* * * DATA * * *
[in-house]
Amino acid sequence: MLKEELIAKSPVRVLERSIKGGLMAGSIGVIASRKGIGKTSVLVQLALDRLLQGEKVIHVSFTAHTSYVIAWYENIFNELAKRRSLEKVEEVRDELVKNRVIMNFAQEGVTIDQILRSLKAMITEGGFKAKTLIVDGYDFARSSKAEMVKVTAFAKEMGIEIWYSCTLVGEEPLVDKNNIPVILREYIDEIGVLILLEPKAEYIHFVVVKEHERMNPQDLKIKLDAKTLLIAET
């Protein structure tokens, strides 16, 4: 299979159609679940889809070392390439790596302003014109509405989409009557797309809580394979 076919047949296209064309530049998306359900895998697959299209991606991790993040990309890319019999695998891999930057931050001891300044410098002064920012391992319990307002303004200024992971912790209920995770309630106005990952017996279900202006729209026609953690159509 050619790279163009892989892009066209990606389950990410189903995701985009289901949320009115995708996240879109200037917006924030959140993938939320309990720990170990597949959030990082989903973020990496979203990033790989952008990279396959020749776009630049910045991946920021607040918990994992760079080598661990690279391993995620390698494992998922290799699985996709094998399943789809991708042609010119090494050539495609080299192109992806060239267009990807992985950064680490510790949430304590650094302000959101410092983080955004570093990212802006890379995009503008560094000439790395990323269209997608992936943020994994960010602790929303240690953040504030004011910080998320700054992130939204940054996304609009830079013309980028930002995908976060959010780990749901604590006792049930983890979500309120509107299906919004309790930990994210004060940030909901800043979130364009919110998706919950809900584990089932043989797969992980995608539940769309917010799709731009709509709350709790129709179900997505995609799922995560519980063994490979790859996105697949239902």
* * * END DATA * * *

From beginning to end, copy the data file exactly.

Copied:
[in-house]
Amino acid sequence: MLKEELIAKSPVRVLERSIKGGLMAGSIGVIASRKGIGKTSVLVQLALDRLLQGEKVIHVSFTAHTSYVIAWYENIFNELAKRRSLEKVEEVRDELVKNRVIMNFAQEGVTIDQILRSLKAMITEGGFKAKTLIVDGYDFARSSKAEMVKVTAFAKEMGIEIWYSCTLVGEEPLVDKNNIPVILREYIDEIGVLILLEPKAEYIHFVVVKEHERMNPQDLKIKLDAKTLLIAET
């Protein structure tokens, strides 16, 4: 299979159609679940889809070392390439790596302003014109509405989409009557797309809580394979 076919047949296209064309530049998306359900895998697959299209991606991790993040990309890319019999695998891999930057931050001891300044410098002064920012391992319990307002303004200024992971912790209920995770309630106005990952017996279900202006729209026609953690159509 050619790279163009892989892009066209990606389950990410189903995701985009289901949320009115995708996240879109200037917006924030959140993938939320309990720990170990597949959030990082989903973020990496979203990033790989952008990279396959020749776009630049910045991946920021607040918990994992760079080598661990690279391993995620390698494992998922290799699985996709094998399943789809991708042609010119090494050539495609080299192109992806060239267009990807992985950064680490510790949430304590650094302000959101410092983080955004570093990212802006890379995009503008560094000439790395990323269209997608992936943020994994960010602790929303240690953040504030004011910080998320700054992130939204940054996304609009830079013309980028930002995908976060959010780990749901604590006792049930983890979500309120509107299906919004309790930990994210004060940030909901800043979130364009919110998706919950809900584990089932043989797969992980995608539940769309917010799709731009709509709350709790129709179900997505995609799922995560519980063994490979790859996105697949239902």